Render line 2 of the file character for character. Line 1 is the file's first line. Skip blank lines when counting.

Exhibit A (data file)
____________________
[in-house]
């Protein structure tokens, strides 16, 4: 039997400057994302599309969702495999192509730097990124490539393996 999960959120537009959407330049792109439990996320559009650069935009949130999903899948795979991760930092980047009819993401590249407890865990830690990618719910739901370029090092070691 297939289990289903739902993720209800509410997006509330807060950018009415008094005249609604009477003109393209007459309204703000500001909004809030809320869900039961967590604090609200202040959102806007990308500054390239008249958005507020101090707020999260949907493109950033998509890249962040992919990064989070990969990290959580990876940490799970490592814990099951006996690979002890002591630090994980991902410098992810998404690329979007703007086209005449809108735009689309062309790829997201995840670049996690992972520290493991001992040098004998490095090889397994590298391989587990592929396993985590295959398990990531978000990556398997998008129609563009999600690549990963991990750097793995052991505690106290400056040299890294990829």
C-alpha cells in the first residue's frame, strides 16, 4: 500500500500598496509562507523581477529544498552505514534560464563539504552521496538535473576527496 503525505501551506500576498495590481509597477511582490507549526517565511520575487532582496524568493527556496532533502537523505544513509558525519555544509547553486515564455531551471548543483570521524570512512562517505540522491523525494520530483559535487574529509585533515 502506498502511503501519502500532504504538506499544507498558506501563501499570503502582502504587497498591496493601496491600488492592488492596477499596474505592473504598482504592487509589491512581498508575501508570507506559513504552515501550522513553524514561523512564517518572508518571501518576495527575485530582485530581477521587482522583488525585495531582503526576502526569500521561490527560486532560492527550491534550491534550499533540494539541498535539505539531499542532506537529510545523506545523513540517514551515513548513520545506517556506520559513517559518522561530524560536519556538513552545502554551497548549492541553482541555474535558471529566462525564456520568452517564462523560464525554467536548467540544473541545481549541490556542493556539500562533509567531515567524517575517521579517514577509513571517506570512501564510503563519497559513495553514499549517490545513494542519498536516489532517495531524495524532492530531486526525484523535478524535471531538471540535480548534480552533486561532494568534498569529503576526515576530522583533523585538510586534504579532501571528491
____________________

């Protein structure tokens, strides 16, 4: 039997400057994302599309969702495999192509730097990124490539393996 999960959120537009959407330049792109439990996320559009650069935009949130999903899948795979991760930092980047009819993401590249407890865990830690990618719910739901370029090092070691 297939289990289903739902993720209800509410997006509330807060950018009415008094005249609604009477003109393209007459309204703000500001909004809030809320869900039961967590604090609200202040959102806007990308500054390239008249958005507020101090707020999260949907493109950033998509890249962040992919990064989070990969990290959580990876940490799970490592814990099951006996690979002890002591630090994980991902410098992810998404690329979007703007086209005449809108735009689309062309790829997201995840670049996690992972520290493991001992040098004998490095090889397994590298391989587990592929396993985590295959398990990531978000990556398997998008129609563009999600690549990963991990750097793995052991505690106290400056040299890294990829």